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How Deep Dish's 'Junk Science' pushed house music into new territory

After six years of standalone productions and remixes, Ali “Dubfire” Shirazinia and Sharam Tayebi’s 1998 debut LP as Deep Dish marked a transition for the duo, crafting a rock / house fusion that shouldn’t work — but, 25 years on, somehow does

In the mid to late ‘90s, deep-but-commercial house had a name — and that name was Deep Dish. Okay, maybe that’s a slight exaggeration, given the incredible work of the likes of Blaze, Mood 2 Swing, Masters At Work and others during that time, but Deep Dish — aka the Washington DC duo of Ali “Dubfire” Shirazinia and Sharam Tayebi — was certainly one of the acts jockeying for the top slot in that realm, before taking a detour into trance / progressive house at the start of the 2000s that left their reputation as house masters hanging by a thread.

Two decades on, Deep Dish is one of the major ’90s house entities that still seems hardest to pin down. Both Shirazinia and Tayebi were born in Iran, moving to the USA as children, and their musical influences were far from the usual disco, funk, soul, Latin and hip-hop that many house producers were getting down to in the late 1980s. Tayebi, who emigrated to the US at the age of 14, has talked of the difficulties of finding music in post-revolutionary Iran, where Western music was illegal, which eventually translated into a love for ’80s electronic pop like New Order, Depeche Mode and Erasure when he made it to the US. Shirazinia, who moved to the US at the age of seven, spent much of his youth playing guitar in bands, developing a love for post-punk and industrial acts like Ministry, Nitzer Ebb and Einstürzende Neubauten.

It is, in part, these influences that helped give Deep Dish such a singular sound. That classic remix of De’Lacy’s ‘Hideaway,’ for instance, uses semi-industrial noises as a bed for the song’s ebullient vocal, the dark / light contrast making the sung melody all the warmer. The result slots somewhere between the metallic flash of techno and the springing funk of house — you could, perhaps, have called it tech-house.

By the time Deep Dish got around to making ‘Junk Science’, their debut album, the duo was a big thing on both sides of the Atlantic. After debuting as Moods in 1992 (alongside John Selway) on their own Deep Dish Records, Shirazinia and Tayebi flirted with a combination of names and collaborators (1994’s ‘Lonely Winter’ as Watergate comes highly recommended) before (kind of) settling on the Deep Dish moniker in 1995, a year that saw them release the excellent ‘Chocolate City’ 12-inch, as well as remixes for Janet Jackson, Dajae and De’Lacy. They became one of the hottest things in house in the process, earning them a deal with UK dance hothouse, Deconstruction.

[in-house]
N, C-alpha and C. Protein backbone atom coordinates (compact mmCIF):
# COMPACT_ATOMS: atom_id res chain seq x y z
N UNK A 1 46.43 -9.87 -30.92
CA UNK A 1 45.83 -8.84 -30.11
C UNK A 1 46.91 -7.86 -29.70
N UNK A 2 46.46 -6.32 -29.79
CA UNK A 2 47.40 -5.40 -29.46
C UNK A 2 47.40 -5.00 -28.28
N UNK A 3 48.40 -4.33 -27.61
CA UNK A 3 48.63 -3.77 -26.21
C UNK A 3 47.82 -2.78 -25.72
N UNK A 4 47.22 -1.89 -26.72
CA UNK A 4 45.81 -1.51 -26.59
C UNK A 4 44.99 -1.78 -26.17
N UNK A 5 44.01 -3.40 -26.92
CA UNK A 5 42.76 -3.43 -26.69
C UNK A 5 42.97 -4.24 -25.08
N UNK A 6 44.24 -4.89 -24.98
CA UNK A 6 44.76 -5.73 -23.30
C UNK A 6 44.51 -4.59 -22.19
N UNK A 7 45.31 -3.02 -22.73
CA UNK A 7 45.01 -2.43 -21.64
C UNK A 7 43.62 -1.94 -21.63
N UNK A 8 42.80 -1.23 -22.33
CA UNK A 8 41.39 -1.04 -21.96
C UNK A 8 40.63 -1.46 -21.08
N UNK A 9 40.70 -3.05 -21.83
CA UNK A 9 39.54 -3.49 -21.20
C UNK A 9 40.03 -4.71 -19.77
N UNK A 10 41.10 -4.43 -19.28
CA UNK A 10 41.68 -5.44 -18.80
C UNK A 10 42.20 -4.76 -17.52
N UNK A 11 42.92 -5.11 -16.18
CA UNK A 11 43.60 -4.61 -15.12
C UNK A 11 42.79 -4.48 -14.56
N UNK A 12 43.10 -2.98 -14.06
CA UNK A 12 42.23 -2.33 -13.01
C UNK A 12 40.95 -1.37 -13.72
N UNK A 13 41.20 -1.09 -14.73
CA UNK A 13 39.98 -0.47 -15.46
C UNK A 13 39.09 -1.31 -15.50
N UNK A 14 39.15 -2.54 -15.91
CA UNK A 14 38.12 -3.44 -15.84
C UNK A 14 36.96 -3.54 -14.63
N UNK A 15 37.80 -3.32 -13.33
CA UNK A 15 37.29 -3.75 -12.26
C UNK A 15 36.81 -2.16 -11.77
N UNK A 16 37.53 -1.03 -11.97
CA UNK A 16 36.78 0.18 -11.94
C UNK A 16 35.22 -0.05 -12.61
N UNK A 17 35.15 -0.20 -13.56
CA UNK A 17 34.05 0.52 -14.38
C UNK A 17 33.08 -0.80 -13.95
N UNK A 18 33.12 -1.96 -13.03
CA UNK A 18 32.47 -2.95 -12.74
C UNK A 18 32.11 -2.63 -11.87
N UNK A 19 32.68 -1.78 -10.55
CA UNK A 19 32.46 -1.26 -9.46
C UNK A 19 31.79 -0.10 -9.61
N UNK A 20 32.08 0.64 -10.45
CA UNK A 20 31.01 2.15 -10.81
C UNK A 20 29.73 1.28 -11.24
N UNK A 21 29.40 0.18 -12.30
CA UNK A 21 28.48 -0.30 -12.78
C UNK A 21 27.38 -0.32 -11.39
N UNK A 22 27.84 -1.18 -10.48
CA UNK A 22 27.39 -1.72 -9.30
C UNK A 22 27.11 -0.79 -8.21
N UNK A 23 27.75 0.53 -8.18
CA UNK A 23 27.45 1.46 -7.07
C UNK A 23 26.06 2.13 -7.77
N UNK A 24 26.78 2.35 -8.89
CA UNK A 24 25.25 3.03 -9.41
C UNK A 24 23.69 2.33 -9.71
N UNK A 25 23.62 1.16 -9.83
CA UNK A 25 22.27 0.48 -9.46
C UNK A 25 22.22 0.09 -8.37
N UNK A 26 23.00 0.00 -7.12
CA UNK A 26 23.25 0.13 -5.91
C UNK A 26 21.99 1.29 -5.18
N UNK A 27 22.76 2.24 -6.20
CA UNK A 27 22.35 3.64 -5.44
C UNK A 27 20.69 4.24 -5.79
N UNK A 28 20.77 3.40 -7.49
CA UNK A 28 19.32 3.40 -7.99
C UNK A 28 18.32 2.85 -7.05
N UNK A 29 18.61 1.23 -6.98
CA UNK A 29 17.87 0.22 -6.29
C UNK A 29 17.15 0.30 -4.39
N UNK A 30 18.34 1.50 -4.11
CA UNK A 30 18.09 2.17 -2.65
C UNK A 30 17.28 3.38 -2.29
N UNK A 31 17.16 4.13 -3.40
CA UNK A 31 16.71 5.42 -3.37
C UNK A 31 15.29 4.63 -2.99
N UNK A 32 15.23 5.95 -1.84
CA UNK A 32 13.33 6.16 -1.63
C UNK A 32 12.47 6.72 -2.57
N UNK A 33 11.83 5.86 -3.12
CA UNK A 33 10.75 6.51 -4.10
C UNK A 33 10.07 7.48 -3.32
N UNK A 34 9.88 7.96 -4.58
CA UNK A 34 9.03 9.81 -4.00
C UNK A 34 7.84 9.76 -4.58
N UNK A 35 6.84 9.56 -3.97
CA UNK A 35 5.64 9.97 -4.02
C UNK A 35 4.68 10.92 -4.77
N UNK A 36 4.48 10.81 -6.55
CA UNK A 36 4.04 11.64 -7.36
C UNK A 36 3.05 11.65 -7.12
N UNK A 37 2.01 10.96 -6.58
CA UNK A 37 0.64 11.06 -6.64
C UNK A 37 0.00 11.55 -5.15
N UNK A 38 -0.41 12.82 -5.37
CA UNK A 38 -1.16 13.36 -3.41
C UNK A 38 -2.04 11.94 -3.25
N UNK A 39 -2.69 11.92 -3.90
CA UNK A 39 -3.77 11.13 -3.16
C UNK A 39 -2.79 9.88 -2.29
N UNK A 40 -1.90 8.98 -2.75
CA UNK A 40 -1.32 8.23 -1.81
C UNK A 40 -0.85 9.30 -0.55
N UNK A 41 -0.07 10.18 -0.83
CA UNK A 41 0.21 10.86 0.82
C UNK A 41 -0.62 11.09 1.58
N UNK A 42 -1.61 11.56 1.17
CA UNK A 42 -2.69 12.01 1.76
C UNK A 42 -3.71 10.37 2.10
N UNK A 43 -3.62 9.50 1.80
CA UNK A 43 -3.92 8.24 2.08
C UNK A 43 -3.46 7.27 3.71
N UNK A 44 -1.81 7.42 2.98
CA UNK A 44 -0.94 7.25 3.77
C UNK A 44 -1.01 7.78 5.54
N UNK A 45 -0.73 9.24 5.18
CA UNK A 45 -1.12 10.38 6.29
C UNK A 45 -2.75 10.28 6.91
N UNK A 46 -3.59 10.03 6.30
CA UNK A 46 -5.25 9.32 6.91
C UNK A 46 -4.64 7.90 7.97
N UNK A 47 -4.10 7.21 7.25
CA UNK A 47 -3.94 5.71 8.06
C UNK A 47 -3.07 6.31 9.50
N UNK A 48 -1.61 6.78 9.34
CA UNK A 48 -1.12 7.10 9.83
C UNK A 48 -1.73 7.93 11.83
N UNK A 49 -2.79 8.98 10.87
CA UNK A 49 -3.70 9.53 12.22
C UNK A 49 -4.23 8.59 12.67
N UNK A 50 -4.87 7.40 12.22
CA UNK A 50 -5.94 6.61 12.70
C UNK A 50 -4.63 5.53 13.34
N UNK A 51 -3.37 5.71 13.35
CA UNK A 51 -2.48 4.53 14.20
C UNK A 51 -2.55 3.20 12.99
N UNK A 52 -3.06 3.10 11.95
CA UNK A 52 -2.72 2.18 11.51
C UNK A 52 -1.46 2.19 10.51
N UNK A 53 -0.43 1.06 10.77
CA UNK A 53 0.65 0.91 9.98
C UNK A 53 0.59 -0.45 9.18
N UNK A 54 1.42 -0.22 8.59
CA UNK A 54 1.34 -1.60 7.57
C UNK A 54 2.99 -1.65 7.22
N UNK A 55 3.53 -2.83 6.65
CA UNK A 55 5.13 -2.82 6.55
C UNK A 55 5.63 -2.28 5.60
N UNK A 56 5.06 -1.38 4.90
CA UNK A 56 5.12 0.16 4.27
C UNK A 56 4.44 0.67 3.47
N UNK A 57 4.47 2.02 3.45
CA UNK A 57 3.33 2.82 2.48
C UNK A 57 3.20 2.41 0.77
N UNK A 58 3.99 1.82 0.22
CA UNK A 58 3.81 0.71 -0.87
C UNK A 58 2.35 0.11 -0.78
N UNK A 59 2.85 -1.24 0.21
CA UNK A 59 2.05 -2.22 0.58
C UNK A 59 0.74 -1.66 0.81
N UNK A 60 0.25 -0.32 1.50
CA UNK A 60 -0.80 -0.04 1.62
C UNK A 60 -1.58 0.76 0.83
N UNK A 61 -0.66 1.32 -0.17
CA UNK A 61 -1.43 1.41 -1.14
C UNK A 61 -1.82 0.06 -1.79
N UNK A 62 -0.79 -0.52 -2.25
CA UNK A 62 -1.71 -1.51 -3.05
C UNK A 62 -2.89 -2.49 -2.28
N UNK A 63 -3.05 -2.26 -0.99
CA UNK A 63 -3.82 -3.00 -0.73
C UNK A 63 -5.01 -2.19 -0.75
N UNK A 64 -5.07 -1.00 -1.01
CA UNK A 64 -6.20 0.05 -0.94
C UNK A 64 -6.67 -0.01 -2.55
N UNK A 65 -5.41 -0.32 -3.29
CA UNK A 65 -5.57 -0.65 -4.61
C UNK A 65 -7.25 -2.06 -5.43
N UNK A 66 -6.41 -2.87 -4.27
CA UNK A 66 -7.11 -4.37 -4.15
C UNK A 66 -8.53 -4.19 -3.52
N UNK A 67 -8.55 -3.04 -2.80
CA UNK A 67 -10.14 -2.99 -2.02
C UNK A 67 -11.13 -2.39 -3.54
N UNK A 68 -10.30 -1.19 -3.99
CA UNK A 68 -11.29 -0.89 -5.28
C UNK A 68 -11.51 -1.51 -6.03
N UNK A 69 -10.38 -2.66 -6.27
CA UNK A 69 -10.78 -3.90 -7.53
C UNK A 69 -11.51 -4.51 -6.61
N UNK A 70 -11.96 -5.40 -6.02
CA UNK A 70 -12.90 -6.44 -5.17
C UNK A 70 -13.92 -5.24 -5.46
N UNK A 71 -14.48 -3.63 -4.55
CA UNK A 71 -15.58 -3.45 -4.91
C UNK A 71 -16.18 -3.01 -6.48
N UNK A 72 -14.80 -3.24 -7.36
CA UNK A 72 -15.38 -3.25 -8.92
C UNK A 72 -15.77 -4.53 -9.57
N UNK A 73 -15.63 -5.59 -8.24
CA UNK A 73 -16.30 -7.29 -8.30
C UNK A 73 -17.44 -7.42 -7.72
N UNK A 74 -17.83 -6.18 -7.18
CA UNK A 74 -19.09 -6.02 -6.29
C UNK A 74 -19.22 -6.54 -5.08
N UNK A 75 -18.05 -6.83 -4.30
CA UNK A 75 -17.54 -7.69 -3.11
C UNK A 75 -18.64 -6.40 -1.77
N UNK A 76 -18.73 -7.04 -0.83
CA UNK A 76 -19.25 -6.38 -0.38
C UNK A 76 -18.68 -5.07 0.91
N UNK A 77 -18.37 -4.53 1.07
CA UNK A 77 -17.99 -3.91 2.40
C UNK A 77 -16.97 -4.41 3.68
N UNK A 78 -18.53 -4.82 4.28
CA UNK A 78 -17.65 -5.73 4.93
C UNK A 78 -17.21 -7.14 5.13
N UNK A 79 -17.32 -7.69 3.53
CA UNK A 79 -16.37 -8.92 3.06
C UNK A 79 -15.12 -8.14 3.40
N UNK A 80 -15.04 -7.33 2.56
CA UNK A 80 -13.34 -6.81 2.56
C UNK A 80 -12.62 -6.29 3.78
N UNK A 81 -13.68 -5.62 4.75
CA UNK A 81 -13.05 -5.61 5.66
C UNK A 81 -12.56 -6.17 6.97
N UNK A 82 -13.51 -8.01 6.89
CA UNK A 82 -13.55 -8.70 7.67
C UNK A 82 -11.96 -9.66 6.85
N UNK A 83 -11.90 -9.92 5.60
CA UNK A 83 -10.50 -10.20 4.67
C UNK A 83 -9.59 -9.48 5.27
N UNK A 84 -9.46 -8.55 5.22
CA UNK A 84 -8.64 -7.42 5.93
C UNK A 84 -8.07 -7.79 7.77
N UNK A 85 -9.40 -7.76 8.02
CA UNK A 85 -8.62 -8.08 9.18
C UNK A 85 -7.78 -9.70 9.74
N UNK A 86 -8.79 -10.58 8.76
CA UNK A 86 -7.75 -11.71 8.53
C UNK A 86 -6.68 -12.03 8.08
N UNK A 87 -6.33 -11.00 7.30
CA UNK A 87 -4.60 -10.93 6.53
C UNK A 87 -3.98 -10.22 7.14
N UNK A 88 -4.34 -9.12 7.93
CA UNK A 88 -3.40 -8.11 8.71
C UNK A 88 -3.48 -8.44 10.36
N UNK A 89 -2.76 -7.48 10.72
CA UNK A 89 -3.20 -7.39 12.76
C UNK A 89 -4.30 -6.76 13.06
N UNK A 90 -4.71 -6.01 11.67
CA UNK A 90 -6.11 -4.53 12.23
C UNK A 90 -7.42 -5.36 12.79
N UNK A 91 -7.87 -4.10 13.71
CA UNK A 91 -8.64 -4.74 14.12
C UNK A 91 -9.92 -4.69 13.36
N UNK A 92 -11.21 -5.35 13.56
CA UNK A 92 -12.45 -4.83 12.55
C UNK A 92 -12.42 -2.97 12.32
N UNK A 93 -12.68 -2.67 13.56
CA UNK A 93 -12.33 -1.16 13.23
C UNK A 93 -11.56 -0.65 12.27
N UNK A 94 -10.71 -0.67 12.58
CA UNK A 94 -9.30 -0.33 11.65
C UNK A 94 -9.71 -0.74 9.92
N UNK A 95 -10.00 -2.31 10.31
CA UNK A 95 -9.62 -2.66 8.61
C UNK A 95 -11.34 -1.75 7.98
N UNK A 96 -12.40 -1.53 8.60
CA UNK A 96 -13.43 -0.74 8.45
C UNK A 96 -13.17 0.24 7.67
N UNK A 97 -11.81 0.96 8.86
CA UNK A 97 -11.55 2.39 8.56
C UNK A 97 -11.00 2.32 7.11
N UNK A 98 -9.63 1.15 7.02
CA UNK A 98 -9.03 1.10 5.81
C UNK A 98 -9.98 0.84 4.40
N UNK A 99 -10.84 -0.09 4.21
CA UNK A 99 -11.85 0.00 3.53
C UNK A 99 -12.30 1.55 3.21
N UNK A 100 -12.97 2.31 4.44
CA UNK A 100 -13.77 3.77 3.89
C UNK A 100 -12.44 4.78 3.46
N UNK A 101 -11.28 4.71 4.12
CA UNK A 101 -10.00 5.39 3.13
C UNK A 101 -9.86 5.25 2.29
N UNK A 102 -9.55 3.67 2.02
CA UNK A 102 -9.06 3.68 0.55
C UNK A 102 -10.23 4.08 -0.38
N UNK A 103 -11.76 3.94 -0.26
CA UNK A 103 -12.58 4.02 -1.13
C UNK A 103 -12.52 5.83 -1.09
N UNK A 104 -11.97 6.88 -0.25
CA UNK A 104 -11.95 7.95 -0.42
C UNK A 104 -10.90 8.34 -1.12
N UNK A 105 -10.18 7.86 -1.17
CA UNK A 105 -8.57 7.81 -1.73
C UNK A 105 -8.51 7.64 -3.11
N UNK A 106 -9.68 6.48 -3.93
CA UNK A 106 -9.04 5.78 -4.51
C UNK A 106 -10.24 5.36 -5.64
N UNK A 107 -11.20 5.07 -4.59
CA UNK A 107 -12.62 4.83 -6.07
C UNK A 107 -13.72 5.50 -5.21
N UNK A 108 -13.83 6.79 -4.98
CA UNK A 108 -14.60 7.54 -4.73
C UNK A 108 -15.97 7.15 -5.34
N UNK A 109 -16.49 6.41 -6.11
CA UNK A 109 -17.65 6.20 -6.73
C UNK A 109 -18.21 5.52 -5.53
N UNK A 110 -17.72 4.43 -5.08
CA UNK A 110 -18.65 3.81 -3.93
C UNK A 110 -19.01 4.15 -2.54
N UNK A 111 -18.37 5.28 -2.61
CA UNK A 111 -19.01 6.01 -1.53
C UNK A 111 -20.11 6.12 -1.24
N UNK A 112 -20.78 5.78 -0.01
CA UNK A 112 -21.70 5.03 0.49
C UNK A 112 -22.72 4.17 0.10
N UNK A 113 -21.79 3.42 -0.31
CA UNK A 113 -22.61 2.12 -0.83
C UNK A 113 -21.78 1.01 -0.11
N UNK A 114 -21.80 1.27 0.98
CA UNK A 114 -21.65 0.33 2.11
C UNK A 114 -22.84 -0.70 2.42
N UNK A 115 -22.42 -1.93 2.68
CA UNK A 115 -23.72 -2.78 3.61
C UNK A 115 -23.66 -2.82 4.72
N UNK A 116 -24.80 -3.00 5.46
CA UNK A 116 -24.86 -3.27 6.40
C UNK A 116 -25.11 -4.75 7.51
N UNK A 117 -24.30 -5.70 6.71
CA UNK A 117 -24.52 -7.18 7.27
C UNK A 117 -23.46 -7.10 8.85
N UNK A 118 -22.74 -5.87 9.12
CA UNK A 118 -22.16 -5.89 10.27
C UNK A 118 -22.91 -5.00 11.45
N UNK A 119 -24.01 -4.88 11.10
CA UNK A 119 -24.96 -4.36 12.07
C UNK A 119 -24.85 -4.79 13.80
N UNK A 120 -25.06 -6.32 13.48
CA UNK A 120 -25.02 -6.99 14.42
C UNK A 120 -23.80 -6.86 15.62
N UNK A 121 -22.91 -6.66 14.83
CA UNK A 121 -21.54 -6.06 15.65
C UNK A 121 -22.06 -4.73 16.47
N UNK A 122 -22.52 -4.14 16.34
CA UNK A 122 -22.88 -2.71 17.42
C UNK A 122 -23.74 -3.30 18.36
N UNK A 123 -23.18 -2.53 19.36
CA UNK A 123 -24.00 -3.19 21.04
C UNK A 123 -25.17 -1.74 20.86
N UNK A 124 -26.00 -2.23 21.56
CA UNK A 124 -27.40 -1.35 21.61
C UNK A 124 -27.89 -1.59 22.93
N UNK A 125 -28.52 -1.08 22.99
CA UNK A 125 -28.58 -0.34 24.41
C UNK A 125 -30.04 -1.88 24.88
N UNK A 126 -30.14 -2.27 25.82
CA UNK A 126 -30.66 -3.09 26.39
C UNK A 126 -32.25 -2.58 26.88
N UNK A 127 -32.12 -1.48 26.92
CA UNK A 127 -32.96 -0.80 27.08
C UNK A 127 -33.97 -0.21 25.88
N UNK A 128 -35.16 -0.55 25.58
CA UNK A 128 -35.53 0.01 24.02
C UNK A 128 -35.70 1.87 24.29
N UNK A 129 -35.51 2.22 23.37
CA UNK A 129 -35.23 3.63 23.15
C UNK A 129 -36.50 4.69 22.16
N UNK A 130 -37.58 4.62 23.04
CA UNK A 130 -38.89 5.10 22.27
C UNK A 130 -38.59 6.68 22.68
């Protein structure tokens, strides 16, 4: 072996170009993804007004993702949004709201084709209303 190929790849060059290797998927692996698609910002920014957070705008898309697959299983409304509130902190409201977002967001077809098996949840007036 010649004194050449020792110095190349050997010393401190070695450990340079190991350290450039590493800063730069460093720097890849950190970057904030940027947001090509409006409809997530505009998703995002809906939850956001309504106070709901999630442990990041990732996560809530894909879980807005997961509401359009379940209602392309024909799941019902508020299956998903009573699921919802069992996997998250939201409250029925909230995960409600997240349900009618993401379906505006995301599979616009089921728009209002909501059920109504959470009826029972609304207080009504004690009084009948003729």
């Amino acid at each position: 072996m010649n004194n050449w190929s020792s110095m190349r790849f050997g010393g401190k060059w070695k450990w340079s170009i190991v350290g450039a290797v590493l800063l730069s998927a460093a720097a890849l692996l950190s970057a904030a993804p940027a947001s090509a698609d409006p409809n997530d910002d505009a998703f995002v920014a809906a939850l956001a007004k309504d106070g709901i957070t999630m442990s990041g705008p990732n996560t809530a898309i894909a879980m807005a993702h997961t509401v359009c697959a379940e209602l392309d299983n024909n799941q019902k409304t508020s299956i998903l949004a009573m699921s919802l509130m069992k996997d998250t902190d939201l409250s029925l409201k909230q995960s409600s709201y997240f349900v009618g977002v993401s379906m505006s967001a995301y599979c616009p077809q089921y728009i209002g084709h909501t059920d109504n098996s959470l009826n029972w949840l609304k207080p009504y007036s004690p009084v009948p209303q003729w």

‘Stay Gold’, the first fruit of that deal, was released in 1996 and would eventually form the backbone of ‘Junk Science’ on its release in 1998 — albeit in a re-worked form, including vocals from Everything But The Girl’s Tracey Thorn, and re-named ‘The Future Of The Future (Stay Gold)’. By this point, Deep Dish had been making club 12-inches for years, and the ambitions for an album went a lot further. “We didn’t want to make an album which sounded just like a compilation of tracks or mixes,” Sharam told the Irish Times in 1998. “That’s what a lot of house artists do, and to be honest, it’s lame and it’s disappointing. Because house music is a baby, a brand-new form of music, there’s so much you can do with it. We wanted to make something that has longevity and is something people could listen to without getting annoyed. We wanted to make an album which people could listen to in their car or while chilling in their living room. Nobody had picked up that approach before.”

“Nobody” might be pushing things a little. But the resulting album certainly went way beyond simple club thump. Of the 13 tracks on ‘Junk Science’, perhaps only three could be considered classic Deep Dish, which is to say drum-heavy club epics in which everything sounds so crisp, fresh and finely tuned you could listen to a simple drum groove roll along its merry route for hours on end. That trio of tunes — ‘Chocolate City (Love Songs)’ (a sax-frenzied club cut from 1995), a dubbed-out remix of the otherwise pretty atypical ‘Mohammed Is Jesus’ (of which more later) and the brilliantly clipped ‘Wear The Hat’ (also from 1995) — close the album, their positioning and historical origins suggesting they weren’t really part of the duo’s vision for ‘Junk Science’, great though they might be.